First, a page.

3 Tips For Getting the Right Photography Look Using Photoshop: A how-to blog about editing pictures.
Have you ever taken a picture and thought to yourself, “this picture could be so much better if I could just...”? Well, Photoshop is the answer!
Photoshop is an incredibly powerful tool that can help you improve any image. It’s easy to use
and has tons of features that can help you get the perfect look for your photos.
Here are three tips for getting the right photography look using Photoshop:
1. Use Levels to Adjust Contrast
The Levels command is one of the most useful tools in Photoshop and can be used to adjust
contrast on your photos. It’s available under Image > Adjustments > Levels or by pressing
Ctrl+L (Win) / Command+L (Mac).
When you open up the Levels dialog box, you’ll see a histogram that represents the tonal range
of your image. If your image needs a boost in contrast, you’ll need to move the sliders on either
side of the histogram so they are more towards their respective ends. For example, if your photo
looks too dark, you might want to move the black slider to the left until it meets up with the left
side of the histogram. This will make sure that all of your shadows are visible without losing
Once you open the Levels dialog box, you can drag the sliders to adjust your image’s tonal
range. To make adjustments to just one color channel, select the channel you want to work with
and then adjust its levels with the slider controls. For example, to make an image brighter, you
might want to increase the black point so that it doesn’t clip any shadows; however, if an area of
your photo has a lot of dark tones and you increase its black point too much, you may also clip
some highlights in that area as well. To preserve those highlights while making other areas
brighter, try adjusting only one color channel instead: In this case we would use the blue
channel rather than all three because it contains fewer dark tones than red or green.)
2. Use Curves to Adjust Highlights and Shadows
If you want more control over how you adjust highlights and shadows, try using Curves instead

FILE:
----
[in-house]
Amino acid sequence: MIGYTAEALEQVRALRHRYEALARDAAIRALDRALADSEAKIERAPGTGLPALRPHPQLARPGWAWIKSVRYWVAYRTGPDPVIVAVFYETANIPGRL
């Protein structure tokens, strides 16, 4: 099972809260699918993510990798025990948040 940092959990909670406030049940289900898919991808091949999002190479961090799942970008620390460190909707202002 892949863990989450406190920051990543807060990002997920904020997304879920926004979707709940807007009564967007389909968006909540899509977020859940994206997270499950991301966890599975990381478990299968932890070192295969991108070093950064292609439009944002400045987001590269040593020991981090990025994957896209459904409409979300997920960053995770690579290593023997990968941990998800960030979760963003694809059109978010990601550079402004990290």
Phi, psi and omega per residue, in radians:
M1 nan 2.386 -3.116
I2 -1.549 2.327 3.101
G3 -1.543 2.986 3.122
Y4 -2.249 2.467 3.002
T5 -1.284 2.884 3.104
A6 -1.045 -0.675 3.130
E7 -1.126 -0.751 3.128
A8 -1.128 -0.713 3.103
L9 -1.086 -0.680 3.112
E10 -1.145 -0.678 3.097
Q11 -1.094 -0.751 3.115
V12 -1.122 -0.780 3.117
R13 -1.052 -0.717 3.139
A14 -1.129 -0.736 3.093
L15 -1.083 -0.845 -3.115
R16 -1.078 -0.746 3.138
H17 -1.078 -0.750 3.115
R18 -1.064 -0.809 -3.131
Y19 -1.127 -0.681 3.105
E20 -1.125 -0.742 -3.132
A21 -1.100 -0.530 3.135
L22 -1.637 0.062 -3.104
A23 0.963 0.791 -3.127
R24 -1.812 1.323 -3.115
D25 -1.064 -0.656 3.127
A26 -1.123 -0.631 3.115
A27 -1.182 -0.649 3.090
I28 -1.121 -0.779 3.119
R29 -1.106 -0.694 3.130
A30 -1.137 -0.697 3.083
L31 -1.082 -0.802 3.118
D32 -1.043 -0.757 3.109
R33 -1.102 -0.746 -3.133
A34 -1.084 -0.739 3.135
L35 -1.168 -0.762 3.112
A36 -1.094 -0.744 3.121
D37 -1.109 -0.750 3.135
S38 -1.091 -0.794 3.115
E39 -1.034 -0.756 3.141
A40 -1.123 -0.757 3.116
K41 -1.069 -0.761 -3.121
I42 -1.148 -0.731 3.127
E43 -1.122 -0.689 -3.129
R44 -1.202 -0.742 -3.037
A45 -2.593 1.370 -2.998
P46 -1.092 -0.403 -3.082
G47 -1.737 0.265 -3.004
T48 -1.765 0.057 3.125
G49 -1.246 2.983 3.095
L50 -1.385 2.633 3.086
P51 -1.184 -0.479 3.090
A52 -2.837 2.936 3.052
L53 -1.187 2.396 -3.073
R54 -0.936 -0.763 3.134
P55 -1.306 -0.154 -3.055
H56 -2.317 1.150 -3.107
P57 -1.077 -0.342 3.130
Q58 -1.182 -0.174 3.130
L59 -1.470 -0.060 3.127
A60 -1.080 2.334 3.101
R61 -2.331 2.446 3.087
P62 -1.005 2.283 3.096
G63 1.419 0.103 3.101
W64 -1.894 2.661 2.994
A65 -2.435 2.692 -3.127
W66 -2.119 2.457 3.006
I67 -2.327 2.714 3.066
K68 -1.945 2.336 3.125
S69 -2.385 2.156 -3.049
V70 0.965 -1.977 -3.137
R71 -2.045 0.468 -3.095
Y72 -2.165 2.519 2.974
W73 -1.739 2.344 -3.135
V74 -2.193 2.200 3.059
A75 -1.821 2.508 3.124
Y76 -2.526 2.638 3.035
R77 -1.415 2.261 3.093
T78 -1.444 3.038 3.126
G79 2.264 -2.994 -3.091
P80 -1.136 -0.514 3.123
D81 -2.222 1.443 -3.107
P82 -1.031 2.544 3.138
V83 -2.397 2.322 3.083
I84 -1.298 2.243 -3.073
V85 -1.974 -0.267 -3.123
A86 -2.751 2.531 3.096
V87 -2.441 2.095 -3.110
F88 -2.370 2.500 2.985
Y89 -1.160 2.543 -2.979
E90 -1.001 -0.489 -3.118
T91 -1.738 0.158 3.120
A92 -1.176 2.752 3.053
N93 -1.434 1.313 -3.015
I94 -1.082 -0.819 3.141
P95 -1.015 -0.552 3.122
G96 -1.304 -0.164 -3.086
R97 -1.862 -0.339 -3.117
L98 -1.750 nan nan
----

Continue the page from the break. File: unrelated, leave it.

of Levels. You can find it under Image > Adjustments > Curves or by pressing Ctrl+ M (Win) /
In the curves dialog box, you'll see a graph with four points: the black point at the bottom left,
the gray point in the middle and two white points on either side of that gray point. Each of these
points represents a value (0% on the left of each slider is pure black, 100% on the right is pure
The goal here is to adjust where those sliders are placed so that your image looks better. You
can do this by dragging each slider up or down. If you drag them all up at once, your picture will
be brighter overall — but if you drag them individually, you'll be able to control exactly which
parts of your photo get brighter or darker than other.
3. Try Color Balance for Subtle Changes
Color Balance lets you change the overall color of your photo without affecting other aspects like
contrast or brightness too much. You can find it under Image > Adjustments > Color Balance or
by pressing Shift+Ctrl+B (Win) / Shift+Command+B (Mac).
The Color Balance tool lets you change the overall color of your photo without affecting other
aspects like contrast or brightness too much. You can find it under Image > Adjustments > Color
Balance or by pressing Shift+Ctrl+B (Win) / Shift+Command+B (Mac).
If you want to make more subtle changes, this is a good tool to use. It has two sliders for
adjusting the highlights and shadows independently. If you want more detail, try increasing the
number of midtones in your image by clicking on the Midpoint slider.
You can also adjust individual colors by moving the sliders to the left or right. Try this feature out
on a simple black and white photo to get an idea of how it works.
Daniel Rosenthal Photography